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Dr. Ar. Koutroulis Contributor to New Publication in Nature Communications

Surveilling Ocean Plastic from Space
Becomes a Reality with Hydrological Insights!

A new work published in the respected scientific journal Nature Communications shows the idea of monitoring marine litter by satellite as a reality. This new technological development for detecting floating plastic pollution has been tested in the Mediterranean Sea. Using satellites currently in orbit, researchers achieved an unprecedented view of the emissions and accumulation areas of marine litter. The future implementation of a satellite sensor specifically designed for this purpose could increase plastic detection capacity twenty-fold.

Current satellites can only detect large, dense patches of floating debris, known as windrows, which form along convergence lines in the ocean. These detections indicate high pollution levels but raised questions about the practicality of a global monitoring mission based on these ephemeral patches. "We didn’t know if there were enough windrows to draw meaningful maps," notes Andrés Cózar from the University of Cádiz.

Funded by the European Space Agency (ESA), Cózar and Manuel Arias's team scanned the Mediterranean every three days for six years using Sentinel-2 satellites, identifying thousands of windrows. Automation with supercomputers and advanced algorithms made this possible, resulting in the most complete map of marine litter to date.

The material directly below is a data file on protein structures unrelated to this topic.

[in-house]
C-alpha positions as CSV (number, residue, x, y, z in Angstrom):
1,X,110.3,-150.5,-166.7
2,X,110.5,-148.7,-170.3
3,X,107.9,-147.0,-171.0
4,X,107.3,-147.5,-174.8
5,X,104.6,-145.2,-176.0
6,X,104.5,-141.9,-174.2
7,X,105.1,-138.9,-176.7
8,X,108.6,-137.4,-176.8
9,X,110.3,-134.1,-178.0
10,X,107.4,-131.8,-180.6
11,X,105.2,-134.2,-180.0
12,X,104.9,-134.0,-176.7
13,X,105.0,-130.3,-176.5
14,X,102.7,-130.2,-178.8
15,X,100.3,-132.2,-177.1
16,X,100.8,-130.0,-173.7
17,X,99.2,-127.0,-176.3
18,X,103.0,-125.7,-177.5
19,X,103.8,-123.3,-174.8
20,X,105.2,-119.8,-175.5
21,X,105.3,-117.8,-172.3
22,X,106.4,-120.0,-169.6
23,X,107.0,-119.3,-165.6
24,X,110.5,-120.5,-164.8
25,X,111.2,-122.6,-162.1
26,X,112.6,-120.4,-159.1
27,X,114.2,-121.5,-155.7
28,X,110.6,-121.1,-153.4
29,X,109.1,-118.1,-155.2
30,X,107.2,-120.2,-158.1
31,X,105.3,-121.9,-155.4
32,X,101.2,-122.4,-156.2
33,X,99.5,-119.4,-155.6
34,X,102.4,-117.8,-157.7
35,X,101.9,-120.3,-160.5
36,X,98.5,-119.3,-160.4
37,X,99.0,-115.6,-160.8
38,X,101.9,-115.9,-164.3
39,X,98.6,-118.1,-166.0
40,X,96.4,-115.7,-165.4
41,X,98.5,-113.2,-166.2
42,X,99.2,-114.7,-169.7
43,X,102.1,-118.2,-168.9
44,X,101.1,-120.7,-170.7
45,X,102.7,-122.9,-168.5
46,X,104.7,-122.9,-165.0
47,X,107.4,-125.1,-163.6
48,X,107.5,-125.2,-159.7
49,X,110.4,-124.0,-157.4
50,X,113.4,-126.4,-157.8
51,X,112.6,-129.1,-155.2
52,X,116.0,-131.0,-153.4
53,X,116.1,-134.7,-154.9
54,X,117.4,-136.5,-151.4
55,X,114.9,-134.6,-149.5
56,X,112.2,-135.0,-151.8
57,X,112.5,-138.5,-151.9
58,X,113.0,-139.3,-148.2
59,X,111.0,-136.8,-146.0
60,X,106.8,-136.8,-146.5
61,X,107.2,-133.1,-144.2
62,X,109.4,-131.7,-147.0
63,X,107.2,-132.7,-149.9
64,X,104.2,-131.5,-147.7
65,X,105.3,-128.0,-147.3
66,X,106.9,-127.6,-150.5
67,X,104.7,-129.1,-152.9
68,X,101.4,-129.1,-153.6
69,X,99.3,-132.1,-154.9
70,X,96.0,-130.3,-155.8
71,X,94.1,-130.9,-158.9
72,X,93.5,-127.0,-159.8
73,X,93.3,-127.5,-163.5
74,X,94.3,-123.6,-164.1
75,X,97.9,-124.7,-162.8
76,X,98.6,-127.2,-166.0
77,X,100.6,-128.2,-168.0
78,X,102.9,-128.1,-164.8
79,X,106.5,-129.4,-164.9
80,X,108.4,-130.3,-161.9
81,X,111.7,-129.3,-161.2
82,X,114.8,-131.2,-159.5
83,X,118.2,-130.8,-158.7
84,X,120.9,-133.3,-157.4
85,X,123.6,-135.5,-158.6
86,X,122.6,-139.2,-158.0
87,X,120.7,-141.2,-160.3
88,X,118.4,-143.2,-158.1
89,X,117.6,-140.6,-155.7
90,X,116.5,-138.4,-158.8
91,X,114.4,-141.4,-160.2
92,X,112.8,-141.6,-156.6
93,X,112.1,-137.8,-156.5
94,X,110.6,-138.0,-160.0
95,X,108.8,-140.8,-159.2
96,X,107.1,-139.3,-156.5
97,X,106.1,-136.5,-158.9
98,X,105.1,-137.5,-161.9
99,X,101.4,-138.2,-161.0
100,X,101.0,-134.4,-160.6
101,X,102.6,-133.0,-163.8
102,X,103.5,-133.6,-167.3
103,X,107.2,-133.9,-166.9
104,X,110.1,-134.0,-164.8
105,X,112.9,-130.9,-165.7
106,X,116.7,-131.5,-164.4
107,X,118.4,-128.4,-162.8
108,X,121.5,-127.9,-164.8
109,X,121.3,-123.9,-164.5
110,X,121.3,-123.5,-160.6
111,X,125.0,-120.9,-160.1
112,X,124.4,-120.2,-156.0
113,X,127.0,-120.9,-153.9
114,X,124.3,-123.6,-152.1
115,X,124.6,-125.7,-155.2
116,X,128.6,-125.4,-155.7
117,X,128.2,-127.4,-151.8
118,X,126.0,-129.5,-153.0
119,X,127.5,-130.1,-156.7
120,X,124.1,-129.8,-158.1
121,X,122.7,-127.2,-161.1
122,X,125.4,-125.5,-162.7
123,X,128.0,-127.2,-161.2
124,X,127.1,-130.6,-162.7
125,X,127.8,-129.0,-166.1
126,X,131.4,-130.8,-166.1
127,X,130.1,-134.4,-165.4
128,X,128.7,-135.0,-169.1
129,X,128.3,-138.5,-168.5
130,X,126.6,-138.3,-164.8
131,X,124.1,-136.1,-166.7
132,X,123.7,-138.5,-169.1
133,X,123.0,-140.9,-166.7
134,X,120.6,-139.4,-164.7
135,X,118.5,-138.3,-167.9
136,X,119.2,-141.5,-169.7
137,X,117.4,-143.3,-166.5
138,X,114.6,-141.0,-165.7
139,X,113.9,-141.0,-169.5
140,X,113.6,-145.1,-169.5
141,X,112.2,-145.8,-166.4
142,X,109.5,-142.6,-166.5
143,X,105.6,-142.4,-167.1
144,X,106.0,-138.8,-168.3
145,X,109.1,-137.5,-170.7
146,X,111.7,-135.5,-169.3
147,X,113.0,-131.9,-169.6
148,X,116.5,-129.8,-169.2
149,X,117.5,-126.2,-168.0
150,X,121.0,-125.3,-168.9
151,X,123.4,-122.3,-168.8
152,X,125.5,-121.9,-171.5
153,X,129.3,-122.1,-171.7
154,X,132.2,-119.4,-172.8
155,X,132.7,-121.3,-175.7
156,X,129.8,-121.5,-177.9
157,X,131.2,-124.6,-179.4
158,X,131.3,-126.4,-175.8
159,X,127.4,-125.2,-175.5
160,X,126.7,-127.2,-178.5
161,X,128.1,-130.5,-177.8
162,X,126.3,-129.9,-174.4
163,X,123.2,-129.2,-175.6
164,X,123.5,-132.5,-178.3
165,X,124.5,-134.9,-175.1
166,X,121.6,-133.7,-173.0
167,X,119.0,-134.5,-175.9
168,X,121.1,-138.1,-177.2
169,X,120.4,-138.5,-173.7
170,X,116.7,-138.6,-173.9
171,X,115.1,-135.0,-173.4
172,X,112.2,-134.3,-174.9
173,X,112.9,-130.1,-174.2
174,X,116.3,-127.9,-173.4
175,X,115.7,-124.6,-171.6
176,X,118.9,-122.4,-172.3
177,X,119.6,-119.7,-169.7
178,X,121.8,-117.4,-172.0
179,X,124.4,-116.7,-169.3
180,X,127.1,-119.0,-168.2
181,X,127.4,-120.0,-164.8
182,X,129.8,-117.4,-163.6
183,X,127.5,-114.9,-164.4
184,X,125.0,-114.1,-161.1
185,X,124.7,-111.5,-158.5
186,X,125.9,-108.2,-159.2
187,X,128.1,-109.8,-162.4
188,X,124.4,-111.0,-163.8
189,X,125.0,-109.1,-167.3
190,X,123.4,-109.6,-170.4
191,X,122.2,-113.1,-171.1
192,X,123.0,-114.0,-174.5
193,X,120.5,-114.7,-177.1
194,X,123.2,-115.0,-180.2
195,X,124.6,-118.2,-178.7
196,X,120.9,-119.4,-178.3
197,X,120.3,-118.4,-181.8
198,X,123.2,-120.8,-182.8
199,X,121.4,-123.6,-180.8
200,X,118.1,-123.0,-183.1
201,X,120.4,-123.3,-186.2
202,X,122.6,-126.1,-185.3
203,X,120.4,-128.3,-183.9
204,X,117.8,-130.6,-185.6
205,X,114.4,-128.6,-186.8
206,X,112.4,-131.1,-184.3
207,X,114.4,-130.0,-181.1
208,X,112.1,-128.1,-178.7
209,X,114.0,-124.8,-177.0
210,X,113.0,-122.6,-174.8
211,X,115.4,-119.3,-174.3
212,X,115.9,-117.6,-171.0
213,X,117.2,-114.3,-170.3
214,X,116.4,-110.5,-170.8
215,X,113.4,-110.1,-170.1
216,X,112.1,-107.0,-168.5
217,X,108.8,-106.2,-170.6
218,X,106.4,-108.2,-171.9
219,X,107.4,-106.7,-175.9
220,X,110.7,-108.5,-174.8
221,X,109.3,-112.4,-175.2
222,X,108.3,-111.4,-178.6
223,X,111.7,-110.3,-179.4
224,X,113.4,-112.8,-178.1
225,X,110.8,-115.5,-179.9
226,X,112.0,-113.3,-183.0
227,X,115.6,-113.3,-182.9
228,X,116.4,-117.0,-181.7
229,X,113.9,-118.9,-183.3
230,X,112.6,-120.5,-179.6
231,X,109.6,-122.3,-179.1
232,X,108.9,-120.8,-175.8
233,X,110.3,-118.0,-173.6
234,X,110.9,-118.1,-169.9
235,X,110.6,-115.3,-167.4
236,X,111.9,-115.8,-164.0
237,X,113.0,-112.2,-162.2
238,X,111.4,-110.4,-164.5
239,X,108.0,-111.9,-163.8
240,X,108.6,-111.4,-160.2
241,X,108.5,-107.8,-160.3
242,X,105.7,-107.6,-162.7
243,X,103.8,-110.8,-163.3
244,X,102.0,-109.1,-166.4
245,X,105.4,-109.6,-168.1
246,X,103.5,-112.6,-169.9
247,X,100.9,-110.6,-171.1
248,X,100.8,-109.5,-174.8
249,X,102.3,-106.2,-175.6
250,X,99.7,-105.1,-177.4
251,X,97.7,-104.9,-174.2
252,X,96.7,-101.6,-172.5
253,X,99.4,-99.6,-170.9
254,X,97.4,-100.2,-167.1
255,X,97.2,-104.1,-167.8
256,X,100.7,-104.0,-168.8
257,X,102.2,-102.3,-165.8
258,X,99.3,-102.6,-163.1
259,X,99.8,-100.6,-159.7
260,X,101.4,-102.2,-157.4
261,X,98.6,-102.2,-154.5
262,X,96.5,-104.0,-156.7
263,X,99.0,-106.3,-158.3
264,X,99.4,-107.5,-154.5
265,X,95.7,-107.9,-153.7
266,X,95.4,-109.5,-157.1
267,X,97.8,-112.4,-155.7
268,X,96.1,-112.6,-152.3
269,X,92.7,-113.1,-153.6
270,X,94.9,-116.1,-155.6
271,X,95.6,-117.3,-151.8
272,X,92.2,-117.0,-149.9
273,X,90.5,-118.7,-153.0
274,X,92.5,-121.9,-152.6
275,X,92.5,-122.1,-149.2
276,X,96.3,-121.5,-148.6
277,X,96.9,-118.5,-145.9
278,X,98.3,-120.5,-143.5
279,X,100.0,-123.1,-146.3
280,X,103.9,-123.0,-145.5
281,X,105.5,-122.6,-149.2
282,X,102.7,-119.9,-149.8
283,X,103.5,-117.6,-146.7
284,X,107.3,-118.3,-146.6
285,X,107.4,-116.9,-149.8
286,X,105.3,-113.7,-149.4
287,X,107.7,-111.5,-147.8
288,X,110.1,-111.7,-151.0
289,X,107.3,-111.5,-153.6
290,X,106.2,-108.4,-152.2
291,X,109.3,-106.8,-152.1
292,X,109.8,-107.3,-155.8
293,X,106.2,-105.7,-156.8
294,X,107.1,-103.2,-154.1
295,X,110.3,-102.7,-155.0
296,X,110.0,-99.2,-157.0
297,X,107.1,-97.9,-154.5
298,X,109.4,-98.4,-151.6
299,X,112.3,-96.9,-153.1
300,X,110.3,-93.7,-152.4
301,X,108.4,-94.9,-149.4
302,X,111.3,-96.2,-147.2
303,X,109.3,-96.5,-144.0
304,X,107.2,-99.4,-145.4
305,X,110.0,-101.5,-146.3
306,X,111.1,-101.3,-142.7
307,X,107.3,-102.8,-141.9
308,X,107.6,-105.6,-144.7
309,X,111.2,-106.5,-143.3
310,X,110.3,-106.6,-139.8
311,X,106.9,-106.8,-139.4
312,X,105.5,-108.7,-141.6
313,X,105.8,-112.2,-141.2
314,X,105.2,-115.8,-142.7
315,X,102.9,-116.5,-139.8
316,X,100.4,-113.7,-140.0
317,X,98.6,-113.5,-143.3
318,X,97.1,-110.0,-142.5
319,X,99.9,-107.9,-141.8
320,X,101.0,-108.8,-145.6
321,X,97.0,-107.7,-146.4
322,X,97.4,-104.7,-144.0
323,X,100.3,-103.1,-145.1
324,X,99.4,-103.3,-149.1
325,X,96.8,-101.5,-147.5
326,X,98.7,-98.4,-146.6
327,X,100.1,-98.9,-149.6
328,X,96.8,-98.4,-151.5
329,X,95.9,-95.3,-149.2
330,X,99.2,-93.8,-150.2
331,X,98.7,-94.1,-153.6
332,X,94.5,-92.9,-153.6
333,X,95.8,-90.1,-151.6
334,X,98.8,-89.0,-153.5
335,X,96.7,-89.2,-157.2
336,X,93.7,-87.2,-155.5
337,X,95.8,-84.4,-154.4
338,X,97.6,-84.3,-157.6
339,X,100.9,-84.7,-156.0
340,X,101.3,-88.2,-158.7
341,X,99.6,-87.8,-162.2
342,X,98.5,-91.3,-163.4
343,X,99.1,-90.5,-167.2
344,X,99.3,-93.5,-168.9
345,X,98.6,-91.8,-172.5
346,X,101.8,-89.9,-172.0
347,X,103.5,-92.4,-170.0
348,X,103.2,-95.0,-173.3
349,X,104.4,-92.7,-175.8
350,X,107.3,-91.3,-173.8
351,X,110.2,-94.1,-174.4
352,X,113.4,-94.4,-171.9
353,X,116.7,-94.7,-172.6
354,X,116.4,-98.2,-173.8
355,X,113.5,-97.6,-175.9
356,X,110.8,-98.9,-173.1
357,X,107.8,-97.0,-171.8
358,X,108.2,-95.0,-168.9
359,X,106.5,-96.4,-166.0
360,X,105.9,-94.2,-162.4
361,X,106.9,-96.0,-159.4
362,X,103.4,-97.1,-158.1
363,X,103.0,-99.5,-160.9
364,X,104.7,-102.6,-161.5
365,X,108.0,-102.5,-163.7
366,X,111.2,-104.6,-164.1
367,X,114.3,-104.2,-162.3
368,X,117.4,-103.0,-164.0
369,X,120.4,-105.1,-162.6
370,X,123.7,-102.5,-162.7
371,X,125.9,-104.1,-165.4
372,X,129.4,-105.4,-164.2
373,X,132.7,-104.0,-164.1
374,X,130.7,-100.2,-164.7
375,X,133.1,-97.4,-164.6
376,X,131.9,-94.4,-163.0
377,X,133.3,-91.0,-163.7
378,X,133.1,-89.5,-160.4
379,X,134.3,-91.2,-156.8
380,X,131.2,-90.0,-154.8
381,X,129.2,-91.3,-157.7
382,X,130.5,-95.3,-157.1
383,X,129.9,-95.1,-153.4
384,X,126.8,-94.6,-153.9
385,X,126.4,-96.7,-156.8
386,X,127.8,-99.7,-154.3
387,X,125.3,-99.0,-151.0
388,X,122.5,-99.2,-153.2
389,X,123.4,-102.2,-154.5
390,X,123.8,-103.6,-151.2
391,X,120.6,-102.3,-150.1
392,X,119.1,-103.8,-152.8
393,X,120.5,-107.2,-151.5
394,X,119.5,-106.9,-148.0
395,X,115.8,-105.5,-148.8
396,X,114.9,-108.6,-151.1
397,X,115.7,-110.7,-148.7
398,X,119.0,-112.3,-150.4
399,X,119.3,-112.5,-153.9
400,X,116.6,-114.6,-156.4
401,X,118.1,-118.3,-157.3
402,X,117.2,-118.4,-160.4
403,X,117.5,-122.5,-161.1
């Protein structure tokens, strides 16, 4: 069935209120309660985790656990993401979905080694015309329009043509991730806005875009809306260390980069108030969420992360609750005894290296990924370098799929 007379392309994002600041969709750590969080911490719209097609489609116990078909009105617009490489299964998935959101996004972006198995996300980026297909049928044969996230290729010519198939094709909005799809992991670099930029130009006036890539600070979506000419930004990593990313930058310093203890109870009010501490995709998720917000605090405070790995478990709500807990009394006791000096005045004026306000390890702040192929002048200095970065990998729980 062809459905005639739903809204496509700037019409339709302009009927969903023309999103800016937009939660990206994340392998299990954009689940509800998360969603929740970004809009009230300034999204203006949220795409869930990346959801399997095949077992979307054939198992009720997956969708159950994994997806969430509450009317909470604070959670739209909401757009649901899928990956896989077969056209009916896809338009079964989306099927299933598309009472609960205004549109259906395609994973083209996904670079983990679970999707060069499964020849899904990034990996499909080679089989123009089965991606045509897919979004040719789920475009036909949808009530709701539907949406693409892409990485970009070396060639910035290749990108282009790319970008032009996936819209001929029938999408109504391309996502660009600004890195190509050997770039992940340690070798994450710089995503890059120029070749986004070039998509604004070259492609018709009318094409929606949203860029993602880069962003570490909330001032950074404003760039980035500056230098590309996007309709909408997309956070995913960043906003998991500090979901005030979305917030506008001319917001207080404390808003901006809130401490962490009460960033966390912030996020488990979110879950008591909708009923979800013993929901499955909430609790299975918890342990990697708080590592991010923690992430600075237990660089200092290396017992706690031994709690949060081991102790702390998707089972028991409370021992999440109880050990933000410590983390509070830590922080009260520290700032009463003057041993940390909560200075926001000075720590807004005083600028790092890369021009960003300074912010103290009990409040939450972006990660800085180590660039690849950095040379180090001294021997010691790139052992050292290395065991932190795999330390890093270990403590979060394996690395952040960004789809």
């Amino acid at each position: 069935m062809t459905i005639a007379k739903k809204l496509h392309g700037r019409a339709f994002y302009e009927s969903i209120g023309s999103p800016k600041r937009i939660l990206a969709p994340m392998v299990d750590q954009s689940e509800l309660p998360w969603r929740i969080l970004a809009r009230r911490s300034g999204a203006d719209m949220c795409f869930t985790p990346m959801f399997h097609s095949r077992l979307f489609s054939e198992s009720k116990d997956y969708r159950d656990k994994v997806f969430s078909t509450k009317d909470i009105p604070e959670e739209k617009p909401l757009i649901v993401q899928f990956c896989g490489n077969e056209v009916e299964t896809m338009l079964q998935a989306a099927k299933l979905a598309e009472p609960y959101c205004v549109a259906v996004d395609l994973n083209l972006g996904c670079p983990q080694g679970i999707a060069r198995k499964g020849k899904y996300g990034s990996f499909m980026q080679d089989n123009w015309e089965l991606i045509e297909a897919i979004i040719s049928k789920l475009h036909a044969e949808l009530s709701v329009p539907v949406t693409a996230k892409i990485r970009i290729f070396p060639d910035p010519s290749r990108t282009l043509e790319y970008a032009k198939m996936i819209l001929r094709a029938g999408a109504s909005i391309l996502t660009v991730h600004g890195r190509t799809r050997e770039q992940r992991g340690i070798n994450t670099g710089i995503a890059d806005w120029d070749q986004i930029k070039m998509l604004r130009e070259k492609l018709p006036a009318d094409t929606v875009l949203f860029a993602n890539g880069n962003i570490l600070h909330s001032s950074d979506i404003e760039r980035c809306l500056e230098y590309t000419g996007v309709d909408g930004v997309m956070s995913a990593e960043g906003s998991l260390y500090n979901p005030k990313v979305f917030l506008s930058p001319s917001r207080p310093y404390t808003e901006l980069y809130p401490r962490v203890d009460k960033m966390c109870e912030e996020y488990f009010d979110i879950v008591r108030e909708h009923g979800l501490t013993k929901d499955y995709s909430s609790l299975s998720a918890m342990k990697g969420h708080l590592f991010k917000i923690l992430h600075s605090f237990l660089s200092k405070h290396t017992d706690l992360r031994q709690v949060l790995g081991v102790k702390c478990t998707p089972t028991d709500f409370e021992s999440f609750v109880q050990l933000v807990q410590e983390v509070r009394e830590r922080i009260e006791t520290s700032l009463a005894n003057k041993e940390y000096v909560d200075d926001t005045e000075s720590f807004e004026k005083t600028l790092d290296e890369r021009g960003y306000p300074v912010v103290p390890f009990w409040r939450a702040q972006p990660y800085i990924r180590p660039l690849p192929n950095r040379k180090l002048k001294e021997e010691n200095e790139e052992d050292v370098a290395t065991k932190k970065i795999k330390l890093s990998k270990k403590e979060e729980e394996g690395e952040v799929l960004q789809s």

The study also highlights the role of hydrological factors. Associate Professor Aristeidis Koutroulis of the School of Chemical and Environmental Engineering at the Technical University of Crete found that torrential rains and coastal currents significantly affect litter distribution, creating pollution hotspots. For instance, heavy rainfall in north-western watersheds leads to more plastic pollution in the Mediterranean.

The tool is now ready for global use, promising insights into litter sources and pathways. Further improvements, especially in sensor sensitivity, could enhance detection capabilities significantly. Monitoring marine litter from satellites is not only feasible but holds promise for addressing issues beyond plastic pollution, like oil spills and search and rescue operations.

More in the original paper:

Andrés Cózar, Manuel Arias, Giuseppe Suaria, Josué Viejo, Stefano Aliani, Aristeidis Koutroulis, James Delaney, Guillaume Bonnery, Diego Macías, Robin de Vries, Romain Sumerot, Carmen Morales-Caselles, Antonio Turiel, Daniel González-Fernández and Paolo Corradi. Proof of concept for a new sensor to monitor marine litter from space. Nature Communications 15, 4637 (2024).


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